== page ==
So for example, if someone produces parts for NASA. Wouldnt you expect them to have a reasonable quality control? I mean, NASA doesn't just hire anyone. If he produces things for high profile institutions and then gives an amateur something that looks like it was made in a high school,(no offense to young machinists) This is unacceptable.


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cheapersleeper
Carpal Tunnel
*****

Reged: 01/22/10

Loc: Sachse TX
Re: Optic Craft Machining Clock Drive Review [Re: sniperpride]
      #5649883 - 01/29/13 09:04 AM

I know little about design or fabrication but I can say one thing after looking at those pics: That does not look like a thousand dollar piece of equipment.

B


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bykhed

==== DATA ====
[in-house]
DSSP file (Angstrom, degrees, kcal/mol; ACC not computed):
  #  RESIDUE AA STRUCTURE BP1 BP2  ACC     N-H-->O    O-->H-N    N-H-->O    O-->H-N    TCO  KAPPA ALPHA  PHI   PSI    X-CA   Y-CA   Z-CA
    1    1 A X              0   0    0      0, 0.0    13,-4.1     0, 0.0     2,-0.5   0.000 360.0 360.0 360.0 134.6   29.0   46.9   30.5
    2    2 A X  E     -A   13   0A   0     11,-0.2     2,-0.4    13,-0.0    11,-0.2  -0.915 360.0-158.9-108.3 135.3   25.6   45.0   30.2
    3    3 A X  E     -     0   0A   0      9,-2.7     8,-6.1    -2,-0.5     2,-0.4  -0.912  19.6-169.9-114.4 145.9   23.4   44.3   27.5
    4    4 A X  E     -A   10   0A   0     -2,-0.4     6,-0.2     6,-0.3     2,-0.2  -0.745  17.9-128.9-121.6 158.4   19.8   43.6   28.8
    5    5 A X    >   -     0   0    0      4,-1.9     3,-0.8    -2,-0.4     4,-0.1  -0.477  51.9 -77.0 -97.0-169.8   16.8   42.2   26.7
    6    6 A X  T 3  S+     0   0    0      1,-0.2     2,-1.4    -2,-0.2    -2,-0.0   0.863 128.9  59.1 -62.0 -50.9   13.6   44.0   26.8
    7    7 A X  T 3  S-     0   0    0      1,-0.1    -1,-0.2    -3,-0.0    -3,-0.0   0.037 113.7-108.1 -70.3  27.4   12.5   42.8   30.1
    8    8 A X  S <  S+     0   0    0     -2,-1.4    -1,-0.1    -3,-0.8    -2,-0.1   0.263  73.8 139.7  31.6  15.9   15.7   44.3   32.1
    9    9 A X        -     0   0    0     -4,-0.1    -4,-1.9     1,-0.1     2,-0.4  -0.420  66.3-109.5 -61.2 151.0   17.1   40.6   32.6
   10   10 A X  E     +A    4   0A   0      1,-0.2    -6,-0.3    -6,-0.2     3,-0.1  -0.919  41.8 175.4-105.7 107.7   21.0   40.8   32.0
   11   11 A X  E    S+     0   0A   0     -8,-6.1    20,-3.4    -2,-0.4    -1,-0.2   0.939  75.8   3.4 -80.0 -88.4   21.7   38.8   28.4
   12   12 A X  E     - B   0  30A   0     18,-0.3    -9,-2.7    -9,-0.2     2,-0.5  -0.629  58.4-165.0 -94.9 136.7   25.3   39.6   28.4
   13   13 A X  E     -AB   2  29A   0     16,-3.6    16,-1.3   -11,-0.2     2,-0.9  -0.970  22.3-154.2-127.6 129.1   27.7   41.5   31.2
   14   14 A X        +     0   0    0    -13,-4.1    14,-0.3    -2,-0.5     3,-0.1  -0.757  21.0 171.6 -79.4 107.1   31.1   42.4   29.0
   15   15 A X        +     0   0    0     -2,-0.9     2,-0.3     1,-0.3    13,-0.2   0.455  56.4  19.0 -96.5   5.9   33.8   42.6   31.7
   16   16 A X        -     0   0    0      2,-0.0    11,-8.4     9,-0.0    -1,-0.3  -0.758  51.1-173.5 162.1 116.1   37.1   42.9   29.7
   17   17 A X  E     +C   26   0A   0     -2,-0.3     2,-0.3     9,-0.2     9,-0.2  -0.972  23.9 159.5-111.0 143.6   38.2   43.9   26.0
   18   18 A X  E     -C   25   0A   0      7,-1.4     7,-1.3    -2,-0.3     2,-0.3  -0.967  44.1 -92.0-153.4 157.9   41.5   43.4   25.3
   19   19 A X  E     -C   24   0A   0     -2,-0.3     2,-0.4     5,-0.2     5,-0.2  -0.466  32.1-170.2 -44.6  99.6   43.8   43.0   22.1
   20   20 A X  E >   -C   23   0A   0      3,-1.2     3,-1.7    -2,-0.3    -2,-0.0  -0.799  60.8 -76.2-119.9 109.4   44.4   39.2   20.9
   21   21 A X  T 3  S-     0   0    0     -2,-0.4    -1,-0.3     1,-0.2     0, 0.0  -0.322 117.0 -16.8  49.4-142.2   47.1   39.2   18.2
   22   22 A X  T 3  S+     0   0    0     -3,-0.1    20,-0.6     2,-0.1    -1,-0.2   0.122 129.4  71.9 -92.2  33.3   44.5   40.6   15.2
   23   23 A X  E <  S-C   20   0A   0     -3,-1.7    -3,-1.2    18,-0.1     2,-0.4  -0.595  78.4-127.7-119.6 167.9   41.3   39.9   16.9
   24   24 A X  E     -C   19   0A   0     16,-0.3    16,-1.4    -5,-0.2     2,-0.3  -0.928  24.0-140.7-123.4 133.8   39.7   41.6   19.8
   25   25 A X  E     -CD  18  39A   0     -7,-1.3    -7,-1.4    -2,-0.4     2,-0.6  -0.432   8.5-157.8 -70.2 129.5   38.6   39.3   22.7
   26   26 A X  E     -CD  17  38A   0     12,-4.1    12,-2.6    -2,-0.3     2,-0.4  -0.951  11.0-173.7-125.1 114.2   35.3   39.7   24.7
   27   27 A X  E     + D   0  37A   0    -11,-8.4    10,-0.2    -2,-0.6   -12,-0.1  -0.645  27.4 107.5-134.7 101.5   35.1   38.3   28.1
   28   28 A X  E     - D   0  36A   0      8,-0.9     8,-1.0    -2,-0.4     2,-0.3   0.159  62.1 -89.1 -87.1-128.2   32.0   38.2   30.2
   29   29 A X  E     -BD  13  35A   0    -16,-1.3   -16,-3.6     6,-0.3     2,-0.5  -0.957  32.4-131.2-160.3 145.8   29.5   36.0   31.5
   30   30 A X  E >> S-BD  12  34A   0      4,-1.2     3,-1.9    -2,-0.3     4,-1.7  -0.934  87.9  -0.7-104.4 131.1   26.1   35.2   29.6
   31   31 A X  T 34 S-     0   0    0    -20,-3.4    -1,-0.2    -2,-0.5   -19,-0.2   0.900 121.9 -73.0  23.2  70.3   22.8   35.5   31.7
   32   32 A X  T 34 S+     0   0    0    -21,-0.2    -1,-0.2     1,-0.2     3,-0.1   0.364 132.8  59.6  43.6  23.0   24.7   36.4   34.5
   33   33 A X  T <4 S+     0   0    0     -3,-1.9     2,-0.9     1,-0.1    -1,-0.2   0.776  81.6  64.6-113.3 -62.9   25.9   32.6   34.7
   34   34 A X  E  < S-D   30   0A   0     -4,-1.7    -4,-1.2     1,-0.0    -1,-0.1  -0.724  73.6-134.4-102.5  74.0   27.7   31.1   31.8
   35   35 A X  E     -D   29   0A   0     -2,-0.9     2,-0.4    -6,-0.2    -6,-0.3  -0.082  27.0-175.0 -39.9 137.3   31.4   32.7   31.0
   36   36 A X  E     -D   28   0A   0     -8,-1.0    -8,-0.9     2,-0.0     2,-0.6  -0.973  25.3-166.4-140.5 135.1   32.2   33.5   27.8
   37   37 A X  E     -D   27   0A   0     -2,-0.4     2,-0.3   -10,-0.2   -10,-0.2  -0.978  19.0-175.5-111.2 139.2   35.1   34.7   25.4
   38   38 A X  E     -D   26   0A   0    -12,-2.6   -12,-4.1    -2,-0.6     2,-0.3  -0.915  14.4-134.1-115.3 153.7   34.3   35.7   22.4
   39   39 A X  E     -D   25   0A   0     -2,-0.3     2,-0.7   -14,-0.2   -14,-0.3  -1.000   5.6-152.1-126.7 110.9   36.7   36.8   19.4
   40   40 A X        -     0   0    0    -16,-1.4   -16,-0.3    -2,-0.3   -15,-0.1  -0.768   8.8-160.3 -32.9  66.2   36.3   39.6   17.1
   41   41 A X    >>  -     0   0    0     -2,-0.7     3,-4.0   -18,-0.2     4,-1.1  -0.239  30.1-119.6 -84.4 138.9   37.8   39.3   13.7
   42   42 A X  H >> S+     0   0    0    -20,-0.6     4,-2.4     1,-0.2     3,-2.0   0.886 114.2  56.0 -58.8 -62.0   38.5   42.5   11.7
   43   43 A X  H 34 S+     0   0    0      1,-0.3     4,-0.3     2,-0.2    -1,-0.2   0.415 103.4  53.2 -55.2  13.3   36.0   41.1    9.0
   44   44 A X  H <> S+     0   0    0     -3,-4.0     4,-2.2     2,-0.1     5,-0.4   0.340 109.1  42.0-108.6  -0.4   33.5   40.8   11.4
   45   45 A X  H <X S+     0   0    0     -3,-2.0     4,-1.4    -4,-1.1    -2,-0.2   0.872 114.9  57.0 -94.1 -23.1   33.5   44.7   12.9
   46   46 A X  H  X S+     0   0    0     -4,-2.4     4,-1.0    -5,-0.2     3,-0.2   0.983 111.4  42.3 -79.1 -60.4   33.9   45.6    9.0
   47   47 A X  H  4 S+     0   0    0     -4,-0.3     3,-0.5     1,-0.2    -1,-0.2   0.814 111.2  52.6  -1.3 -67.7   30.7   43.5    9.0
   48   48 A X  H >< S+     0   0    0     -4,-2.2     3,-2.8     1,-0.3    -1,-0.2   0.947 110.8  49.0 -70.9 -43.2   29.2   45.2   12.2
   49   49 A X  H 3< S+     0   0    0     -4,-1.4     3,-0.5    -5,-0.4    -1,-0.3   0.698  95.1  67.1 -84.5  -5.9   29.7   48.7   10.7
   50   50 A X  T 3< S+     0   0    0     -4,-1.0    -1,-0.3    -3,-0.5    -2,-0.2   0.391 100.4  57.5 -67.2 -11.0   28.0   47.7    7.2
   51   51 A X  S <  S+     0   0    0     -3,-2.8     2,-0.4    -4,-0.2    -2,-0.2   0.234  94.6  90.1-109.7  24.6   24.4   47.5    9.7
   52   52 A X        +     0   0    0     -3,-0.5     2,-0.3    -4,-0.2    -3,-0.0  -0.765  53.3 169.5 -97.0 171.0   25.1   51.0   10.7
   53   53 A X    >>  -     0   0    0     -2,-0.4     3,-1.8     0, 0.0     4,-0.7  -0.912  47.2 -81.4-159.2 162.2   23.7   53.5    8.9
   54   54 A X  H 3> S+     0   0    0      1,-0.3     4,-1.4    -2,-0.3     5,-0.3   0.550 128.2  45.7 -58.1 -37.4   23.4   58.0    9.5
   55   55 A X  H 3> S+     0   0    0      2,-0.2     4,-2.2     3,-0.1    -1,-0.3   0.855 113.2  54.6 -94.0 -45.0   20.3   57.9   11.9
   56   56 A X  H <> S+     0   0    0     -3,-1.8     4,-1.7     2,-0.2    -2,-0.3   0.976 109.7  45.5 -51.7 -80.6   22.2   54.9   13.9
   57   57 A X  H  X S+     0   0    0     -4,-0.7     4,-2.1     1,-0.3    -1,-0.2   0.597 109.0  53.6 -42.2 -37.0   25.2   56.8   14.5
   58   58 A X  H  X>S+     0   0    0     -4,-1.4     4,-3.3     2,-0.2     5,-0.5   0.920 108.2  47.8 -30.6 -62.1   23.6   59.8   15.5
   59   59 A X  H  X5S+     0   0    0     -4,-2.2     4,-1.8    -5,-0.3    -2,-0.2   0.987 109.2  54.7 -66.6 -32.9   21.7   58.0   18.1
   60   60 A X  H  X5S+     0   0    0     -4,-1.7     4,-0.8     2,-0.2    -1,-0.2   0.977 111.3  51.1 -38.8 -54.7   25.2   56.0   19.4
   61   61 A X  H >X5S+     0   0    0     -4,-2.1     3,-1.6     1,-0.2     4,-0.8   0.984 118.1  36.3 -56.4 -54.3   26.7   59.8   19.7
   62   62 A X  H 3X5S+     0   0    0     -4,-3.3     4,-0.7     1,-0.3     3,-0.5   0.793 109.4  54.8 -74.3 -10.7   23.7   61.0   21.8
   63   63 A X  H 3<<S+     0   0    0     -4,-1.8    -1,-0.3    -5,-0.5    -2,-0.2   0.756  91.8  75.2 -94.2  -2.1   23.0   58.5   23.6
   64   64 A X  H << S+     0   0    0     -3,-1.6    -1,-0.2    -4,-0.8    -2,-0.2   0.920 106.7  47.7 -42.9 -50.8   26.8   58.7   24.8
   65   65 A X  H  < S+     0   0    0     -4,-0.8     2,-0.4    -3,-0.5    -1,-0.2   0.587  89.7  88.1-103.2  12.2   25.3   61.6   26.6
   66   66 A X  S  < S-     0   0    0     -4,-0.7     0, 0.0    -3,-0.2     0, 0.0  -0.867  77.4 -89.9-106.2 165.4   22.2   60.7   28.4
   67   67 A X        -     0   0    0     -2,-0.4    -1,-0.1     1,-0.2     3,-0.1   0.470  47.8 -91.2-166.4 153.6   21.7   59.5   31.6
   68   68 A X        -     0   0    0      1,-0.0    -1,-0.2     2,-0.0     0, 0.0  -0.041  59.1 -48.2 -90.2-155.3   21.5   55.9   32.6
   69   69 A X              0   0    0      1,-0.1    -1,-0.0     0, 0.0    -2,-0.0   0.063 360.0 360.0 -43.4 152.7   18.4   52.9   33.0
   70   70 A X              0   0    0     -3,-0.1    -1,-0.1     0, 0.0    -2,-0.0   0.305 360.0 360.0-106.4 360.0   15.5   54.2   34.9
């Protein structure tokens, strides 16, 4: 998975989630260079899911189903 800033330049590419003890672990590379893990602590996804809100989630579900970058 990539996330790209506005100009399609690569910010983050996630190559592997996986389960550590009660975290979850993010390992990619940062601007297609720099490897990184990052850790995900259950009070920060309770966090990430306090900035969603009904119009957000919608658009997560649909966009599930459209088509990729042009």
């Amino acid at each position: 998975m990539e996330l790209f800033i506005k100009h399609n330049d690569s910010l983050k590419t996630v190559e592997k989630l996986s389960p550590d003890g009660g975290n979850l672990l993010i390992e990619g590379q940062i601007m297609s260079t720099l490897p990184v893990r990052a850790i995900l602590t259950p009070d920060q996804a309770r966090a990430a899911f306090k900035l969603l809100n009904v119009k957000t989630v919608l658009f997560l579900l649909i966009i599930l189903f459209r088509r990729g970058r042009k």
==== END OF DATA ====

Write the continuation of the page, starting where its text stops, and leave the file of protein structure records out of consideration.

scholastic sledgehammer
*****

Reged: 10/22/07

Loc: Westminster, CO
Re: Optic Craft Machining Clock Drive Review new [Re: cheapersleeper]
      #5650264 - 01/29/13 12:55 PM

Wow. Appalling. I have some some minor machining in my garage with a drill press and bench sander and much of my work looks better than this....thing. I have seen precision machining and this is far, far from anything a true professional would sell.

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cspell
journeyman


Reged: 05/14/11

Loc: NJ
Re: Optic Craft Machining Clock Drive Review new [Re: bykhed]
      #5650652 - 01/29/13 04:09 PM

Now, what does a thousand dollar piece of equipment look like? Check out the stuff at real observatories- Lick if you are ever in the neighborhood and the reflector used on public viewing nights that the grad students assembled....

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johnnyha
Postmaster
*****

Reged: 11/12/06

Loc: Sherman Oaks, CA
Re: Optic Craft Machining Clock Drive Review new [Re: cspell]
      #5650700 - 01/29/13 04:31 PM

For a couple hundred dollars more you can have this from a real machine shop.

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RogerRZ
Whatta you lookin' at?
*****

Reged: 01/09/06

Loc: West Collette, NB, Canada
Re: Optic Craft Machining Clock Drive Review new [Re: johnnyha]